The approaches to innovation mentioned above have the potential to work, but I believe the approach with the most success is connecting entrepreneurs and business in a classic vendor-supplier relationship. Blending your corporate culture with the entrepreneurs that are required to drive breakthrough innovation is hard.
The type of person that creates a technology startup can be diametrically opposed to the type of person that works for your business. One loves chaos, uncertainty, speed, agility and the other loves stability, scale, consistency and predictability. It’s hard to make an internal incubator or accelerator work under these conditions.
The creator of the start-up has little desire to work exclusively for you on an ongoing basis, which is why they are entrepreneurs in the first place. Accelerators promising to to create an internal accelerator for your business, attract the best and brightest entrepreneurs and filter out the top few to drive your innovation program are hopeful at best.
I believe the answer is to let the early-stage innovation ecosystem filter out the most interesting and successful products and services. Customers decide what startups are successful and what they need. Challenge your business to find ways to partner with these startups as a customer. All a startup wants in the early days is customer-funding. The goal of a startup is to find a viable business model and become a business. The overhead of chasing funding and investment from angels, venture capital firms or government exists, to some extent, because few companies have the appetite to actively engage with these riskier startups. Not engaging results in excluding themselves from the innovation benefits of being early to market.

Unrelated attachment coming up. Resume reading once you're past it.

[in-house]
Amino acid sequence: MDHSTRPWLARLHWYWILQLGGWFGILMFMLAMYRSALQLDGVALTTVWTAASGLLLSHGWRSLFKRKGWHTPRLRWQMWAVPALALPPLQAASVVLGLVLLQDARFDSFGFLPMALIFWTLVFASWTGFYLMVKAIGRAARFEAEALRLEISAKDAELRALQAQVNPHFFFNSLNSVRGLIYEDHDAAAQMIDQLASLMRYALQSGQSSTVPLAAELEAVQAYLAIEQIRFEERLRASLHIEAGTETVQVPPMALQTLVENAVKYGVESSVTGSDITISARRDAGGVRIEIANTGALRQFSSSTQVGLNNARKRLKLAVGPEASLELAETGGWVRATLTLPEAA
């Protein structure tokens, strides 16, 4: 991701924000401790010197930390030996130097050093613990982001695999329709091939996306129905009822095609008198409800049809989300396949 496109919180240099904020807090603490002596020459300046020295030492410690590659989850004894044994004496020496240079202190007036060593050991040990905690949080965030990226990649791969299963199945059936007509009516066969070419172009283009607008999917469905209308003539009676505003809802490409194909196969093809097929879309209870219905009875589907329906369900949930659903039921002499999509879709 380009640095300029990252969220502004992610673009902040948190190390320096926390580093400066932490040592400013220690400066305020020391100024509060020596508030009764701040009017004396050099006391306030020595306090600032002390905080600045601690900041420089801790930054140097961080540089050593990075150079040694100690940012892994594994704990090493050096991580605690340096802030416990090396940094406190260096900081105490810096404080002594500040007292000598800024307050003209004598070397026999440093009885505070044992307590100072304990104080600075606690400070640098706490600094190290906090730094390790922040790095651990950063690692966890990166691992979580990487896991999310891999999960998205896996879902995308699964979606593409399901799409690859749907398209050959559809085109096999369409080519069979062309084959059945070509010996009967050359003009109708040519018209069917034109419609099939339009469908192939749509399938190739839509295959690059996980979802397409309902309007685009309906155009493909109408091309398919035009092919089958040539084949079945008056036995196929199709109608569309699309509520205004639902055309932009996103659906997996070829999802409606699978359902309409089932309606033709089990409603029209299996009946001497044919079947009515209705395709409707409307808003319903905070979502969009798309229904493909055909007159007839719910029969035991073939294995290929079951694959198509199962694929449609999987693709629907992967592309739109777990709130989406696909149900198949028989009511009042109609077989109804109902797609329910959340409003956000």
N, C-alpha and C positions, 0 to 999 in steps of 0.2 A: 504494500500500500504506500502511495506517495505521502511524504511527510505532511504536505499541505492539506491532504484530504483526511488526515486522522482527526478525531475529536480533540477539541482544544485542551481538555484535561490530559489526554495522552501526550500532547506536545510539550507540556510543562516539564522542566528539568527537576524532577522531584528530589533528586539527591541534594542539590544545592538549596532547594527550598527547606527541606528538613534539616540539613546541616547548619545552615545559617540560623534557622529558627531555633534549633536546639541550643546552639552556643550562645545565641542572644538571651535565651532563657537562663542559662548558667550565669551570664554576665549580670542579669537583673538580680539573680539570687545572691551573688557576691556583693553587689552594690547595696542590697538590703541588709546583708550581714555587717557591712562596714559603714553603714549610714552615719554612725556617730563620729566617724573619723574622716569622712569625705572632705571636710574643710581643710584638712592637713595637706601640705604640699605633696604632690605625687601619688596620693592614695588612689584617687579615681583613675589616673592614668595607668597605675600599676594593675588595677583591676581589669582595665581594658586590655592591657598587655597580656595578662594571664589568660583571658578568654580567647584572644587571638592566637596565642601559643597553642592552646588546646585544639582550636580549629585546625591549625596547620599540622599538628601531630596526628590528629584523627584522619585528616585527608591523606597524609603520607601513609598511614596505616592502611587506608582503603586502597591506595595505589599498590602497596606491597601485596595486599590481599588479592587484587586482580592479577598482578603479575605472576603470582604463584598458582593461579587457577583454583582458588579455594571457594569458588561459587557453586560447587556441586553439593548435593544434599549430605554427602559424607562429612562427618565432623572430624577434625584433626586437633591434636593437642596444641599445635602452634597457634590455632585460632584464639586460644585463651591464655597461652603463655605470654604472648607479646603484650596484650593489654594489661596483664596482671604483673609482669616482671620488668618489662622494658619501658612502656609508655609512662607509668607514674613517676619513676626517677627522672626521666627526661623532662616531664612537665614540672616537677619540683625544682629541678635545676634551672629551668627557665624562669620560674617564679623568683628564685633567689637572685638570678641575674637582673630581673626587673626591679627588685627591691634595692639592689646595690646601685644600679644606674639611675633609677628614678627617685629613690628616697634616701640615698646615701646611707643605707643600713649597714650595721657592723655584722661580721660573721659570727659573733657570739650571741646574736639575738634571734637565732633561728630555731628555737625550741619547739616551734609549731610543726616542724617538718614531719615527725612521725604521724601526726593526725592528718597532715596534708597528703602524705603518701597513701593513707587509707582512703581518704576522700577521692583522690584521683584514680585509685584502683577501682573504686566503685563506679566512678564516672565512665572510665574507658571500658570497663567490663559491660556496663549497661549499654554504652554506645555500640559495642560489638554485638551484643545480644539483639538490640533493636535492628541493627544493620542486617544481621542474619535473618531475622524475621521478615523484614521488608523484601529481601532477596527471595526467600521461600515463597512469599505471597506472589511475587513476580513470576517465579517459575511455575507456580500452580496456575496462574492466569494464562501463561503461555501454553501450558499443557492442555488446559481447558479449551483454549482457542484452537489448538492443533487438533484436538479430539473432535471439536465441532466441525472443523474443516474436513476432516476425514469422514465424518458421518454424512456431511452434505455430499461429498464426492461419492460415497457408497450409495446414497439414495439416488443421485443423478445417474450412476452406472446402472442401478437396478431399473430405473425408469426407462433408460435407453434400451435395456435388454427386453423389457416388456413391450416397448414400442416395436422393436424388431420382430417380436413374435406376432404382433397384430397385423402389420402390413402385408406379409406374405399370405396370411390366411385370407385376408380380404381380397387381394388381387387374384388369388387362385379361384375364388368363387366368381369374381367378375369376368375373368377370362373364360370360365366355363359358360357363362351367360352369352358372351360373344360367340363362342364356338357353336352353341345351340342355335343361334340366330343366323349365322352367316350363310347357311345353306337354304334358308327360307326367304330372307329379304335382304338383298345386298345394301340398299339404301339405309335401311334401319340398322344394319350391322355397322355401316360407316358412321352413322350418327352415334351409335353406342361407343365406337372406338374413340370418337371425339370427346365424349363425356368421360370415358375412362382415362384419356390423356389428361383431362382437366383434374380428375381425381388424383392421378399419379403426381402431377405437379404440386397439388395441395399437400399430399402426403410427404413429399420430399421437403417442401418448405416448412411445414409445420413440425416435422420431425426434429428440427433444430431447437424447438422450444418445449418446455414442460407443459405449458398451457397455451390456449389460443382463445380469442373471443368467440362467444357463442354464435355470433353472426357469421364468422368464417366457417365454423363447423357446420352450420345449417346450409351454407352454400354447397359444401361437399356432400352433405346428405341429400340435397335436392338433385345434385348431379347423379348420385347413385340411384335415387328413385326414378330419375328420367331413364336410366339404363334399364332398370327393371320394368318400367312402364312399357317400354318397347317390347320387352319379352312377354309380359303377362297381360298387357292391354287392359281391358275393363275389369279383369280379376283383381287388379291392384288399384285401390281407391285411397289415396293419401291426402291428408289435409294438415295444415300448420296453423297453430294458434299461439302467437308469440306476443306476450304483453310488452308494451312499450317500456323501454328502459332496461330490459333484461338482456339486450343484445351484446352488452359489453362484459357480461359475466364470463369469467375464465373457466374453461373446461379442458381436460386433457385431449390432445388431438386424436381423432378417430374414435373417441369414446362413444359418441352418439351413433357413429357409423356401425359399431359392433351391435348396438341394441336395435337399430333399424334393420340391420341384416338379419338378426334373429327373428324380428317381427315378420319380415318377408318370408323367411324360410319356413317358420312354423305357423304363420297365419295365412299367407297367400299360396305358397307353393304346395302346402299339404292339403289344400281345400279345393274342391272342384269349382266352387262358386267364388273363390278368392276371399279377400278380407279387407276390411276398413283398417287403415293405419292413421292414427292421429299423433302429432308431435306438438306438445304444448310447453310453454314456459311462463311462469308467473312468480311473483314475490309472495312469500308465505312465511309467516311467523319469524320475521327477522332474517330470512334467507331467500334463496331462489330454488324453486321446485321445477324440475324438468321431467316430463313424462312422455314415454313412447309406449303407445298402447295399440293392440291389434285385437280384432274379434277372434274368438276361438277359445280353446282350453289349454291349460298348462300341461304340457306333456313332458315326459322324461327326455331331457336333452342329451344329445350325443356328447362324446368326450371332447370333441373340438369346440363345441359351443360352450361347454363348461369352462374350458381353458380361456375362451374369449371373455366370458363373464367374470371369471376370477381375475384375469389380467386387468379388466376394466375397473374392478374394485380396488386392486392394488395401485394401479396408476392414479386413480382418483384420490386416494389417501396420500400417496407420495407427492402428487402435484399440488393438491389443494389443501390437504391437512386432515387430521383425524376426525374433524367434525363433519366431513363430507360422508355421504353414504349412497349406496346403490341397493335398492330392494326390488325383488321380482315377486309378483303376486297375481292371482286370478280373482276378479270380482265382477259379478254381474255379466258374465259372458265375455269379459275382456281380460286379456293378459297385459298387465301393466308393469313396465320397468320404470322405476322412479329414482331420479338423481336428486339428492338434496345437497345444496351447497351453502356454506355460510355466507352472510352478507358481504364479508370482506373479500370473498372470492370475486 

Startups are often difficult to engage with and big business is notoriously slow and cumbersome to get started.
Think about how you can make this easier.
Instead of funding that next hackathon or shiny new lab, invest in streamlining your funding models, contract processing time and integration points into your business. How can you frictionlessly connect startups and the innovation they bring directly to your customer? Sponsoring a hackathon is a good thing to do as it funds the broader ecosystem, but don’t delude yourself that this makes you innovative if you’re not integrating these small companies into your products or solutions. Many of these relationships and products will fail, and you need to be comfortable with that.
Consider enabling startups and innovators with your business as a platform rather than competing with them head on. Bing does 300 experiments each week and expects 80% to fail, and startup founders work 24x7 trying to compete or improve upon one particular aspect of their business model. Can you compete with that?
One example is Domino's Australia with their Pizza Mogul product which effectively lets micro-entrepreneurs plug into their platform (delivering custom pizzas). Another one is Westfield Bespoke Labs in San Francisco which invites startups to create products and experiment in a real shopping centre environment (shopping centre as their platform).
Accelerators are a valuable part of the ecosystem, but are not the only approach.
Startups want you as a customer or partner, not an employer.
Bring startups inside and work with them, not against them.
Work with partners who understand the ecosystem, culture and behaviour within the innovation ecosystem.
Connect the innovators directly with your customers and broker the platform where possible.
How can you leverage your assets and services to enable and support the innovators for mutual benefit?
Disclaimer: The statements and opinions expressed in this article are those of the author(s) and do not necessarily reflect the positions of Thoughtworks.